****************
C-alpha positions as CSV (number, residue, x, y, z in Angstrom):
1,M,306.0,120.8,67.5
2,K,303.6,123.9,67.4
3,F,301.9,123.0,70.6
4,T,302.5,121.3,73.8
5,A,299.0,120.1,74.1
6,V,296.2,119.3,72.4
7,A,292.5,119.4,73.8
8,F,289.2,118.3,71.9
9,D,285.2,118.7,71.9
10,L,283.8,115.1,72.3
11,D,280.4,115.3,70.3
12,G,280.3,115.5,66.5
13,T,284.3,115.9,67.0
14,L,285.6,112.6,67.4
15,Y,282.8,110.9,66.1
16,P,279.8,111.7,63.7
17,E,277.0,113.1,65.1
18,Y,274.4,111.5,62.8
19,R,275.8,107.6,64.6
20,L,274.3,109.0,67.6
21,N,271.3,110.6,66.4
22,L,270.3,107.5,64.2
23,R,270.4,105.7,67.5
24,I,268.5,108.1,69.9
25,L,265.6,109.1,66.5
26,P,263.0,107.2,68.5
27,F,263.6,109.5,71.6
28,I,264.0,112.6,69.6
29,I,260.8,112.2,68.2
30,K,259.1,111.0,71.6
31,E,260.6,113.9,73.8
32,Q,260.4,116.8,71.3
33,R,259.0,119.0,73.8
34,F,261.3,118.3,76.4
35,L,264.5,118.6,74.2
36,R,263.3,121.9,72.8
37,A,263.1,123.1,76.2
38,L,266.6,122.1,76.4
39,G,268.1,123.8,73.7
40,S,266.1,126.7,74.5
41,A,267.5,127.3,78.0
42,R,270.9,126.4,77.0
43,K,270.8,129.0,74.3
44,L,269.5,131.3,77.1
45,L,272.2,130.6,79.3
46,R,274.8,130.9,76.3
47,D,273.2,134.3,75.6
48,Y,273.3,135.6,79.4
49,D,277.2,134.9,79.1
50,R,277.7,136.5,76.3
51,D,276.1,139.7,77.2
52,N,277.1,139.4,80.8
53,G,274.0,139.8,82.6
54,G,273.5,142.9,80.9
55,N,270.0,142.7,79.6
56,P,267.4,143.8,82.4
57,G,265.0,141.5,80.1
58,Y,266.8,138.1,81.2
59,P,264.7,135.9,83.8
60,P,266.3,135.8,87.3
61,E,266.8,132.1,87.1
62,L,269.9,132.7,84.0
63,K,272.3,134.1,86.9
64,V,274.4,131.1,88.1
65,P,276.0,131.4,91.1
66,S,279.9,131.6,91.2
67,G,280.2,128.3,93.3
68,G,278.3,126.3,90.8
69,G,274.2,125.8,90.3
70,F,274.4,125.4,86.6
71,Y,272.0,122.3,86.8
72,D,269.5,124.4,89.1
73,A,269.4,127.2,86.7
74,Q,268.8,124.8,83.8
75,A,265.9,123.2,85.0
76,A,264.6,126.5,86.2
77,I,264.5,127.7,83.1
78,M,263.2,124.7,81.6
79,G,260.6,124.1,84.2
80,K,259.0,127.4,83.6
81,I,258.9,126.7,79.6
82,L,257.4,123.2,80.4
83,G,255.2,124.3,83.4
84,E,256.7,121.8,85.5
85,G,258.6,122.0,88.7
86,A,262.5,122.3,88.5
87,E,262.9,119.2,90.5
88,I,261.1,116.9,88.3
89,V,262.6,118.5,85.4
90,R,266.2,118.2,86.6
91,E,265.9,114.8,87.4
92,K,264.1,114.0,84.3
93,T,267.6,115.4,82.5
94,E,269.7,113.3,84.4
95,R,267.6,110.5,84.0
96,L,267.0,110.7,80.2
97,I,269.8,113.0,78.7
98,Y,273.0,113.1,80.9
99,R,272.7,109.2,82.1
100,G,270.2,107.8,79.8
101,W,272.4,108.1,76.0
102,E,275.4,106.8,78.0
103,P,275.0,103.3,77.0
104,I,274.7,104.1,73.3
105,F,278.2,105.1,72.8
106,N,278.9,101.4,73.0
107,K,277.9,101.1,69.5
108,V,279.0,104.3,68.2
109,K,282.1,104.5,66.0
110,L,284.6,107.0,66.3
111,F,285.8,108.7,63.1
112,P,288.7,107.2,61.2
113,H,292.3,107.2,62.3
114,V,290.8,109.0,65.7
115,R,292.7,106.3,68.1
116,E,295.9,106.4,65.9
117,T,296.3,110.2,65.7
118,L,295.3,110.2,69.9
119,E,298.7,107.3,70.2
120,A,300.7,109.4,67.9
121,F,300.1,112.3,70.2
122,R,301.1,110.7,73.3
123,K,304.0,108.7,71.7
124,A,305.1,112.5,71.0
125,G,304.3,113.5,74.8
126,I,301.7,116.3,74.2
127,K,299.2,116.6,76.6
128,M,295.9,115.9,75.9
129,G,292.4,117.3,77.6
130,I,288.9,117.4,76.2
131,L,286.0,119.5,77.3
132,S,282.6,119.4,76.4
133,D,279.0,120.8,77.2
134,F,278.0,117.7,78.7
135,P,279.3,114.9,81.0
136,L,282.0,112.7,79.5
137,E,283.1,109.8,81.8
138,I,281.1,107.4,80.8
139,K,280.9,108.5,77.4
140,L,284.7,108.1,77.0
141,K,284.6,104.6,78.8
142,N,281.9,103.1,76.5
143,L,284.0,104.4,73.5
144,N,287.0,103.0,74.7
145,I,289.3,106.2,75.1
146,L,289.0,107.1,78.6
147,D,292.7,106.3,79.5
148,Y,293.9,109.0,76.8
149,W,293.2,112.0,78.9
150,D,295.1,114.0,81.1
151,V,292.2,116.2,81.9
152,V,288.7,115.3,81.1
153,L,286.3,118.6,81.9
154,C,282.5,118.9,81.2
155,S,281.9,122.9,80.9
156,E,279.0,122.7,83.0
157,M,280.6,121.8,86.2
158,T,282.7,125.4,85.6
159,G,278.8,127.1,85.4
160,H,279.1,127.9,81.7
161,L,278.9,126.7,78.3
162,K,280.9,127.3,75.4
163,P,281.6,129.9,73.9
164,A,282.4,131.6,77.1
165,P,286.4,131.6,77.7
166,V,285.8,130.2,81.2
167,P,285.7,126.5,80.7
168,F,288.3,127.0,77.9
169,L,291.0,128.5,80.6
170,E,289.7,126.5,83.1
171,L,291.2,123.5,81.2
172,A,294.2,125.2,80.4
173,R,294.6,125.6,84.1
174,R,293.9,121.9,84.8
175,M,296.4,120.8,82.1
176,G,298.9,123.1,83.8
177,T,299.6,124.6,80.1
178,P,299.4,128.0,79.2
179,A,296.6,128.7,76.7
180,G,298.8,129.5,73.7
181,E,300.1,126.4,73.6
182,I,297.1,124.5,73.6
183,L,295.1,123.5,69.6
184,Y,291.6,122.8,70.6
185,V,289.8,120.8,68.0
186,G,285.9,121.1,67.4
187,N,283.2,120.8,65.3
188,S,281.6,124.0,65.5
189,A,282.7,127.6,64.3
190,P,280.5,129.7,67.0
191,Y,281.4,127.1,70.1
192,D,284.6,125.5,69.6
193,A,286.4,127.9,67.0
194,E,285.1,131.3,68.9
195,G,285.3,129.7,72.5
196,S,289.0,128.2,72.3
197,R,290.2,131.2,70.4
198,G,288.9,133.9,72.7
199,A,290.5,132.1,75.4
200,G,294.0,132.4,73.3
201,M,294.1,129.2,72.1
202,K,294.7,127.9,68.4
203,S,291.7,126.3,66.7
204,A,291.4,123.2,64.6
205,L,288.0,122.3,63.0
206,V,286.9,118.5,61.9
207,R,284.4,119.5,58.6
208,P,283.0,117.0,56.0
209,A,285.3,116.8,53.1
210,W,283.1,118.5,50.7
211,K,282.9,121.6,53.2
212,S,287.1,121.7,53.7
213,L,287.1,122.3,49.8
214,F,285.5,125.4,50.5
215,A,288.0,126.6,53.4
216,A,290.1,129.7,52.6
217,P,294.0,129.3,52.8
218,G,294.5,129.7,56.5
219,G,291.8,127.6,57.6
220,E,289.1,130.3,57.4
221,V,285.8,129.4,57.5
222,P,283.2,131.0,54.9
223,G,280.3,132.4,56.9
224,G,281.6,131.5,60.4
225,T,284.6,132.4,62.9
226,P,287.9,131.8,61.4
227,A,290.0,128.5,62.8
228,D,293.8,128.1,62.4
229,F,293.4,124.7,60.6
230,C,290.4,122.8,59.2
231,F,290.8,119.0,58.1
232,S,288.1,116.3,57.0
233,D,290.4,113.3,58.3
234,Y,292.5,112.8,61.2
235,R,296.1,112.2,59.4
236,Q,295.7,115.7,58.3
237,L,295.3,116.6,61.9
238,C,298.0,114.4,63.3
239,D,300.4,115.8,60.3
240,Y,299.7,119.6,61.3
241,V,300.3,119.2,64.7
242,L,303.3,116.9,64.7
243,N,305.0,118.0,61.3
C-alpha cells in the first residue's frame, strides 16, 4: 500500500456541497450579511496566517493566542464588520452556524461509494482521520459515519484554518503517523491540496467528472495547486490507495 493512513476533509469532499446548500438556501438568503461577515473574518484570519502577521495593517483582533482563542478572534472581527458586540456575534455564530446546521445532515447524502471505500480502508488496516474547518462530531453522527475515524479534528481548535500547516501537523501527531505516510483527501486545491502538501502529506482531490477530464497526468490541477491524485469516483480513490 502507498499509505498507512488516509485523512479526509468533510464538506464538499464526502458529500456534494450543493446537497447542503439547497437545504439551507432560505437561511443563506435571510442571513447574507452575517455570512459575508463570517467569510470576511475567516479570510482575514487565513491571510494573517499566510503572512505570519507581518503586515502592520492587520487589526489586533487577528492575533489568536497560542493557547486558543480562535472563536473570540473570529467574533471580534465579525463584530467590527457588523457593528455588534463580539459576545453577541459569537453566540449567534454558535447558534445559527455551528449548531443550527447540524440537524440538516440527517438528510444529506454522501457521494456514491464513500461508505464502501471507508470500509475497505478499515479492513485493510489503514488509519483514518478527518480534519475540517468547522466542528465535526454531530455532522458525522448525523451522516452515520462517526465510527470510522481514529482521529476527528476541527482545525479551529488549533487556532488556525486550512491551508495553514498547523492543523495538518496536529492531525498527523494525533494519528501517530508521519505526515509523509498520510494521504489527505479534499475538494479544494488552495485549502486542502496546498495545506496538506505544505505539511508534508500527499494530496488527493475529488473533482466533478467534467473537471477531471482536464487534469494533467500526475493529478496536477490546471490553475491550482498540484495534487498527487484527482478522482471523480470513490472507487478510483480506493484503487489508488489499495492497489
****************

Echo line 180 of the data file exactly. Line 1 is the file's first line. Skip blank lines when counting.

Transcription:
179,A,296.6,128.7,76.7